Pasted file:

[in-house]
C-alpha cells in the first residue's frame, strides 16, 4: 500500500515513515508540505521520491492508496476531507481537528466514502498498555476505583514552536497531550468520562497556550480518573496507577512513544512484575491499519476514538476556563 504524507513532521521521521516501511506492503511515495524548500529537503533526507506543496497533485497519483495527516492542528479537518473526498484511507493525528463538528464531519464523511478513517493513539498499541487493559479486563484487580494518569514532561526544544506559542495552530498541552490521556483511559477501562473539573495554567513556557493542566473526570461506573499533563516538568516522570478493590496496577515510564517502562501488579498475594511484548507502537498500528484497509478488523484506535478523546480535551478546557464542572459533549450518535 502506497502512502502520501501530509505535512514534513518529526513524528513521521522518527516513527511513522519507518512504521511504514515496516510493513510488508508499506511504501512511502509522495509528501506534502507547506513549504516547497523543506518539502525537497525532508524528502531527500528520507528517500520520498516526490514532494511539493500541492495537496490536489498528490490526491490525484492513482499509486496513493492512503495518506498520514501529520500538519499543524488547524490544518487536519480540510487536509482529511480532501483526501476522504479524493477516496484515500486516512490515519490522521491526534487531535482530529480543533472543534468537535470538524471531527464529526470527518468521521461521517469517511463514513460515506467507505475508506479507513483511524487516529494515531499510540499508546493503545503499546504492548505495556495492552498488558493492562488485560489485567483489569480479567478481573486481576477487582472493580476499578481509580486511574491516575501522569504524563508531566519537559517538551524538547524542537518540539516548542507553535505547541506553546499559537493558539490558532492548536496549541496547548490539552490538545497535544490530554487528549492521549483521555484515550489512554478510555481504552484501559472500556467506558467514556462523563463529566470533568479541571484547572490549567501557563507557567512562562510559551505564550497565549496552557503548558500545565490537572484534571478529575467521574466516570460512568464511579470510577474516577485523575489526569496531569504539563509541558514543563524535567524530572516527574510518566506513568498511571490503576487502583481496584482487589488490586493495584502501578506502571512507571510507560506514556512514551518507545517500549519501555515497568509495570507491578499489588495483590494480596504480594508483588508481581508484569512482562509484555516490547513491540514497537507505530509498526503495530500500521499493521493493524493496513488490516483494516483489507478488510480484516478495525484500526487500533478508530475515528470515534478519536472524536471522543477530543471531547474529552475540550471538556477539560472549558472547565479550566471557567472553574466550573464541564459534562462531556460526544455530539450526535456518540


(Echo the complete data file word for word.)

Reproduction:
[in-house]
C-alpha cells in the first residue's frame, strides 16, 4: 500500500515513515508540505521520491492508496476531507481537528466514502498498555476505583514552536497531550468520562497556550480518573496507577512513544512484575491499519476514538476556563 504524507513532521521521521516501511506492503511515495524548500529537503533526507506543496497533485497519483495527516492542528479537518473526498484511507493525528463538528464531519464523511478513517493513539498499541487493559479486563484487580494518569514532561526544544506559542495552530498541552490521556483511559477501562473539573495554567513556557493542566473526570461506573499533563516538568516522570478493590496496577515510564517502562501488579498475594511484548507502537498500528484497509478488523484506535478523546480535551478546557464542572459533549450518535 502506497502512502502520501501530509505535512514534513518529526513524528513521521522518527516513527511513522519507518512504521511504514515496516510493513510488508508499506511504501512511502509522495509528501506534502507547506513549504516547497523543506518539502525537497525532508524528502531527500528520507528517500520520498516526490514532494511539493500541492495537496490536489498528490490526491490525484492513482499509486496513493492512503495518506498520514501529520500538519499543524488547524490544518487536519480540510487536509482529511480532501483526501476522504479524493477516496484515500486516512490515519490522521491526534487531535482530529480543533472543534468537535470538524471531527464529526470527518468521521461521517469517511463514513460515506467507505475508506479507513483511524487516529494515531499510540499508546493503545503499546504492548505495556495492552498488558493492562488485560489485567483489569480479567478481573486481576477487582472493580476499578481509580486511574491516575501522569504524563508531566519537559517538551524538547524542537518540539516548542507553535505547541506553546499559537493558539490558532492548536496549541496547548490539552490538545497535544490530554487528549492521549483521555484515550489512554478510555481504552484501559472500556467506558467514556462523563463529566470533568479541571484547572490549567501557563507557567512562562510559551505564550497565549496552557503548558500545565490537572484534571478529575467521574466516570460512568464511579470510577474516577485523575489526569496531569504539563509541558514543563524535567524530572516527574510518566506513568498511571490503576487502583481496584482487589488490586493495584502501578506502571512507571510507560506514556512514551518507545517500549519501555515497568509495570507491578499489588495483590494480596504480594508483588508481581508484569512482562509484555516490547513491540514497537507505530509498526503495530500500521499493521493493524493496513488490516483494516483489507478488510480484516478495525484500526487500533478508530475515528470515534478519536472524536471522543477530543471531547474529552475540550471538556477539560472549558472547565479550566471557567472553574466550573464541564459534562462531556460526544455530539450526535456518540